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Once upon a time in Uruguay

Author:Dijana Radetić

A few years ago, my husband and I ventured out on a three-week adventure without our kids…… and we enjoyed it… Of course, the preparations lasted much longer than our absence. The easiest part was buying plane tickets and booking accommodation, the most difficult part was to arrange a safe stay for two children at home. A grandmothers and aunts unit was mobilized and everything went well.

The path led us to South America, Uruguay. Did you know that Uruguay has a population of about 3,500,000 and about 12,000,000 cows, amazing! My husband, who is a meat lover and especially likes beef steaks, was delighted by that fact, while for me the first choice would always be beans, cooked cabbage, and güveç without meat, at least this is the most delicious option for me. Although, admittedly, I wouldn’t give up on our ham, bacon, sausage or crispy pork belly cracklings.

I have to admit that I have never eaten better veal and beef specialties in my life.

Animal husbandry is not an easy job, and in the last few years a campaign has been launched to reduce the number of livestock cattle because it is believed that this will save our planet Earth from ruin?!?!?!

Did you know that:

  • 14.5% of the pollutants emitted into the atmosphere are due to livestock farming, and 14% are due to transport
  • About 1000 liters of water is needed in order for a cow to give 1 liter of milk
  • It takes about 15,000 liters of water to produce one kilogram of beef
  • Over the past 40 years, 40% of the forests in South America have been cut down in order to increase cow pasture areas.

You have to admit that it sounds scary and it would certainly be a good idea to have the next serving of veal steaks, beef stew or beef goulash far smaller and not so often on our table.

The information provided explains the strengthening of veganism and the “green movement” with goals of saving our only planet Earth. These data suggest that we should reduce or even eliminate animal products from our diet.

If everyone in the world switched to a purely plant-based diet, the Oxford University study found that the following would be reduced:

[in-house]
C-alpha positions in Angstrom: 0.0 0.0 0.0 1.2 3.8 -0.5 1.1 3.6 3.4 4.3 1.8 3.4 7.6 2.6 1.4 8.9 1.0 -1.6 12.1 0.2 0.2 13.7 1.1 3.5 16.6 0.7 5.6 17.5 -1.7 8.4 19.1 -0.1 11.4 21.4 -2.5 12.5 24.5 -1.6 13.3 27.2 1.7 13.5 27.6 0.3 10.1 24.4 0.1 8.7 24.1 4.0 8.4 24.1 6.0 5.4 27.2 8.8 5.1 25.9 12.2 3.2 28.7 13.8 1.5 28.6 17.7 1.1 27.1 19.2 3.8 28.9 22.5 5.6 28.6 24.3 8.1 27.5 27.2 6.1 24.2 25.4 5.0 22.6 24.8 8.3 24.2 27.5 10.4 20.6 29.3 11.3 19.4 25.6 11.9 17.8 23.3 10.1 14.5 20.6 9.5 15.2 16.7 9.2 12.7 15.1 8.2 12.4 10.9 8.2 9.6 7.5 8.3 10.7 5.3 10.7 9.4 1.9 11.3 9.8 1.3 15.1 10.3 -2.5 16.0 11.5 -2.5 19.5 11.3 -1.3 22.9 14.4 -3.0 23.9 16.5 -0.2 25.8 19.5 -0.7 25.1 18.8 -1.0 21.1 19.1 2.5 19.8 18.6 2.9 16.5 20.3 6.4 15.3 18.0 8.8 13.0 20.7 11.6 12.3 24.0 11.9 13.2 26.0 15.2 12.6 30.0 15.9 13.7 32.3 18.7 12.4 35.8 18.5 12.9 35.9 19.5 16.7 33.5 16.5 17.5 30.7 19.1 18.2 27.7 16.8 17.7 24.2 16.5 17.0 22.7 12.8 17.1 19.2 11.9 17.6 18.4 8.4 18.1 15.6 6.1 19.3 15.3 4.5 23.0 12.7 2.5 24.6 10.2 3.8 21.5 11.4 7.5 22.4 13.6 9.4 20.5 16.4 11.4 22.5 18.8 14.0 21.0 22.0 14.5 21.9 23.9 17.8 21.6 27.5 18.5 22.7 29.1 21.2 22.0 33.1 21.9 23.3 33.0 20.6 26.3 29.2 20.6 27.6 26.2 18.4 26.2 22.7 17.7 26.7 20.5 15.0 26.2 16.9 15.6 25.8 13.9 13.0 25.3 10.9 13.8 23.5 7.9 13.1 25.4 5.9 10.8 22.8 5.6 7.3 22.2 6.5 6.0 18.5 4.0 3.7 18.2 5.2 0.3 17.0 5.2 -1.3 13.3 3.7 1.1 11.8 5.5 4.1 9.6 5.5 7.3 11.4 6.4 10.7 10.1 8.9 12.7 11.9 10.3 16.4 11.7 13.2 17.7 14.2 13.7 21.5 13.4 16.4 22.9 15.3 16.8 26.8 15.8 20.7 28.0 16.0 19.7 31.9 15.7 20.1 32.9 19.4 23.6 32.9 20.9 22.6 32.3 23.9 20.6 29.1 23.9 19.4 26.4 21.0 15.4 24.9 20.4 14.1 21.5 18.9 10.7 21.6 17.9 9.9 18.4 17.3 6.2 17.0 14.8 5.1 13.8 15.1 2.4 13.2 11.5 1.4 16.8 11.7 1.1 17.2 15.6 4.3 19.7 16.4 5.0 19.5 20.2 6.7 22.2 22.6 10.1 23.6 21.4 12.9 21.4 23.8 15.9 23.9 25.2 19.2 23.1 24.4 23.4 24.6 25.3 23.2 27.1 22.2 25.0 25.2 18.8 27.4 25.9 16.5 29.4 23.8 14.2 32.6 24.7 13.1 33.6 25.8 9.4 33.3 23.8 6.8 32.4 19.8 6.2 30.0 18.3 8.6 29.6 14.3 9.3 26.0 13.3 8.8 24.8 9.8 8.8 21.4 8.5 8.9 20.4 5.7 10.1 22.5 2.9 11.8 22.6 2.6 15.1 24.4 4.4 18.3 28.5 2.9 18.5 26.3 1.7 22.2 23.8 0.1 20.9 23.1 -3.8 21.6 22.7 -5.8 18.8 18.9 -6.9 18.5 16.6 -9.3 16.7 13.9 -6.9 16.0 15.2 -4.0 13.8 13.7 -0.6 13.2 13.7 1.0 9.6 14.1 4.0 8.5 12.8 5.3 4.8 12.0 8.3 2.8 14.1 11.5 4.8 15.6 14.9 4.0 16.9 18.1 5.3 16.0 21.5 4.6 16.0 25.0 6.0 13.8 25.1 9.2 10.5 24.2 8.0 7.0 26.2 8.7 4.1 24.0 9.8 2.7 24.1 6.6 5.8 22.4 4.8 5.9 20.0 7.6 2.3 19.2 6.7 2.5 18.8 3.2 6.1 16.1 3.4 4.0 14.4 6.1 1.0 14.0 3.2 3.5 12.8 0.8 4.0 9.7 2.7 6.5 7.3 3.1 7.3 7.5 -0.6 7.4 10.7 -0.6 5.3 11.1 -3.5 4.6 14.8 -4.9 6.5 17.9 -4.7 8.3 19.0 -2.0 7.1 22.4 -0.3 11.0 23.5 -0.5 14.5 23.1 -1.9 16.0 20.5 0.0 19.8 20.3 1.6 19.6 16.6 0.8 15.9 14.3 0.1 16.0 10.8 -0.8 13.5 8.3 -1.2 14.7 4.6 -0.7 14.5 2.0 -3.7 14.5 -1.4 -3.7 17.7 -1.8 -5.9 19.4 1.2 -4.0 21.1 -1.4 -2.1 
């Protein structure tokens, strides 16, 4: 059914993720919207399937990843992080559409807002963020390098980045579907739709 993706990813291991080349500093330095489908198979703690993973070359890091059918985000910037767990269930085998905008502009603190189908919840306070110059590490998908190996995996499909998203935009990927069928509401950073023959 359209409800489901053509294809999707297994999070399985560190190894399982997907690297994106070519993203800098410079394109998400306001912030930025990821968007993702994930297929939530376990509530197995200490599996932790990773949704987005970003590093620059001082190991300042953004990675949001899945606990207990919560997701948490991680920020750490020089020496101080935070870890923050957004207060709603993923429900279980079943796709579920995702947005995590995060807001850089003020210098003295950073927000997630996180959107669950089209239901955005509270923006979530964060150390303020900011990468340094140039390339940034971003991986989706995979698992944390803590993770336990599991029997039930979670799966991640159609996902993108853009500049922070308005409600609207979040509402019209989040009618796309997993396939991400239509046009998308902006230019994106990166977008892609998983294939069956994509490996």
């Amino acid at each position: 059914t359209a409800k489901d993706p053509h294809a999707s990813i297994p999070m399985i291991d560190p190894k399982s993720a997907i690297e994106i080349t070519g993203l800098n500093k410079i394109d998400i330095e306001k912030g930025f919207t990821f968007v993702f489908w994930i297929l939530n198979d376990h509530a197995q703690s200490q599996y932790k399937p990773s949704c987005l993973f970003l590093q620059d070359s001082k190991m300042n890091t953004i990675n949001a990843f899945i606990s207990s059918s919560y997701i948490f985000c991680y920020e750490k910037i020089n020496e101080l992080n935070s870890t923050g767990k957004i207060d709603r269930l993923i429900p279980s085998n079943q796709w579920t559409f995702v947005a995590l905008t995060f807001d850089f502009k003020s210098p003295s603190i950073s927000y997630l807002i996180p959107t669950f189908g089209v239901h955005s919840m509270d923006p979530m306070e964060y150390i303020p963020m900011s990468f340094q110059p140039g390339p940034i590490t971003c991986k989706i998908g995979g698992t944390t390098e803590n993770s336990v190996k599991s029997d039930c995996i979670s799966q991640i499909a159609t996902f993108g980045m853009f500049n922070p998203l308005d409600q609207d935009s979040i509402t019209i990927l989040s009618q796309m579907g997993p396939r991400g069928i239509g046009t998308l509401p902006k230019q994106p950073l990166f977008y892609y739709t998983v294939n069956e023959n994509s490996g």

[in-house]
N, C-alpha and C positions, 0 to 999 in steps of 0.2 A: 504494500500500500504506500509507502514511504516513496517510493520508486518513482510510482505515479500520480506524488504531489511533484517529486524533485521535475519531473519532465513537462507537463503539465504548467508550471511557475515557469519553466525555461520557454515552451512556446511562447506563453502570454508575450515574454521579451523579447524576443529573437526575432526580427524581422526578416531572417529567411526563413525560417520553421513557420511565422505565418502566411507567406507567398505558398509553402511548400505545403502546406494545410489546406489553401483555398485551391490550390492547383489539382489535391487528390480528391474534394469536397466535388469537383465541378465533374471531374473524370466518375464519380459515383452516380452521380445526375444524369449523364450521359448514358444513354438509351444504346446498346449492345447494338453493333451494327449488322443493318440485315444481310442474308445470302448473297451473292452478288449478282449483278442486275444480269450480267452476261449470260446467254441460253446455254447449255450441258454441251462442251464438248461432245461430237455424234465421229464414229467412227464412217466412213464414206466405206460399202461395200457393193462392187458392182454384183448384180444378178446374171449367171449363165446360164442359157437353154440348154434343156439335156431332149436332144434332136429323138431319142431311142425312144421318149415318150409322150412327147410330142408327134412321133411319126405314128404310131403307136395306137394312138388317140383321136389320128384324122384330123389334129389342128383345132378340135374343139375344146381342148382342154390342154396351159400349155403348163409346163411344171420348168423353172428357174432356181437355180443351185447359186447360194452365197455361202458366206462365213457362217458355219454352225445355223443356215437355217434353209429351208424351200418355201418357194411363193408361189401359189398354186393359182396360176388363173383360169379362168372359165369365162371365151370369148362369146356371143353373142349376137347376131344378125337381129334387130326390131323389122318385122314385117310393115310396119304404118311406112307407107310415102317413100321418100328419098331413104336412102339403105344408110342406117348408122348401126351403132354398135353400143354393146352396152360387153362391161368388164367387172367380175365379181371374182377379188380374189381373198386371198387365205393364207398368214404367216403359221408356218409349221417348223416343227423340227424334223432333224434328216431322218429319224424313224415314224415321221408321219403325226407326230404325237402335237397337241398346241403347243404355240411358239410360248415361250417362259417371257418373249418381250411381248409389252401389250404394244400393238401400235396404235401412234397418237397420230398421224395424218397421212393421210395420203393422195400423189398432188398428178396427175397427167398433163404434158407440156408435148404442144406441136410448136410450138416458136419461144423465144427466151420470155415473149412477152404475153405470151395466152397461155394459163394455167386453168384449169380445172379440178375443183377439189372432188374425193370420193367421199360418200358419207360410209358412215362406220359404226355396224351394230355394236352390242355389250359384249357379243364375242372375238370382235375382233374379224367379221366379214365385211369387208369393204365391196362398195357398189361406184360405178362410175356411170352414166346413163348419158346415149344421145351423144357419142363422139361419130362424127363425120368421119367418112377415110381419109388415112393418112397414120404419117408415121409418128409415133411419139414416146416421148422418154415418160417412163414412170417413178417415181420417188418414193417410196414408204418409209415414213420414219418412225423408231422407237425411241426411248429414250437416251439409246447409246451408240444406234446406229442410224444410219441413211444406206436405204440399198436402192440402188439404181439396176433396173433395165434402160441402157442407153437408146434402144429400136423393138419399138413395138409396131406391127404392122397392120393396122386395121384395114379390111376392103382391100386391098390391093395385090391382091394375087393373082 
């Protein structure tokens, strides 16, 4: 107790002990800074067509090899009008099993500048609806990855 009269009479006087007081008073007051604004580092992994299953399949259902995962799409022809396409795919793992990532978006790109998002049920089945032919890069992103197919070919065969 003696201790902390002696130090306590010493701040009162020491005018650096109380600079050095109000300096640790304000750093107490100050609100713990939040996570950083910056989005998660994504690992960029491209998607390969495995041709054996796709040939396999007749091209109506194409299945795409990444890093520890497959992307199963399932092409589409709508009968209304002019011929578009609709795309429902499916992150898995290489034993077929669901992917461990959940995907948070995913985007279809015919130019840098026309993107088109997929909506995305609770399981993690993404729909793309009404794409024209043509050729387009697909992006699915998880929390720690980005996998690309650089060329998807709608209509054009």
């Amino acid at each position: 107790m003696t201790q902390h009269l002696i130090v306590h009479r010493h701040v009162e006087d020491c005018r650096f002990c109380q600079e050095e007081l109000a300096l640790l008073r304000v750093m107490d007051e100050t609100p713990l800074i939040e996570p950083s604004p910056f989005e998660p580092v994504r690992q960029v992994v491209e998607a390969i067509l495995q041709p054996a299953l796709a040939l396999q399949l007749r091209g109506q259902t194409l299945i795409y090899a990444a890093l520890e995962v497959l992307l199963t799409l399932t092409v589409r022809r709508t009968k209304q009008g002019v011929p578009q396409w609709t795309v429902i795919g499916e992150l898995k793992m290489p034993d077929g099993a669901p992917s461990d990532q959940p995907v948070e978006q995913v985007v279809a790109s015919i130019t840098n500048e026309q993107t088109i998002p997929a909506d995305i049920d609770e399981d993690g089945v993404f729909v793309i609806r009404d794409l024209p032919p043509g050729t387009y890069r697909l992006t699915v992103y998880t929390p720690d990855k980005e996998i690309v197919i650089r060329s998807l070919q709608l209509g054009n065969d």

• Emissions of harmful gases (as a result of food production) by 49%.
  • Land use for food production purposes by 76%.
  • Eutrophication of water (algal bloom) by 49%, where fertilizer matter enters the water surface thus destroying the ecosystem and diversity of the living world.
  • Water consumption by 19%.

 

While it may sound quite understandable and logical for the whole world to switch to a plant-based diet, it is neither easy nor sustainable. Excluding foods of animal origin from our diet would lead to growing food of plant origin, which would provide the necessary fats and proteins. Almonds, due to their high fat and protein content, play a very important role in a plant-based diet, and to produce just 1 kilogram of these nuts, about 16,000 liters of water is required. This just shows us that switching completely to a plant-based diet does not guarantee the salvation of our planet.

One study has shown that if every family in the UK alone replaced one meat meal a week with a meal exclusively formed of plant-based foods, the environmental impact would be the same as removing 16 million cars from the streets.

Most people believe that switching to a plant-based diet automatically ensures good health, but that may not actually be the case. A vegan diet naturally contains a lower percentage of calcium, vitamin D, iron, vitamin B12, zinc and omega-3 fatty acids. To prevent the deficiency of essential vitamins and minerals, many vegans take in supplements.

Although I am not in favor of completely eliminating food of animal origin, I believe that their quantity needs to be reduced, and that it is quite justified that some days be completely free of food of animal origin.

If such changes were accepted, there would be:

  • A significant reduction of gas emissions.
  • A reduction or even elimination of the need for intensive livestock farming, which has a significant impact on the environment.
  • A controlled livestock farming, which can reduce soil erosion.

It just takes a little of our effort to make big positive changes. Our real need for meat is far smaller than the portions we eat.

Being moderate not only saves our health but also our planet.

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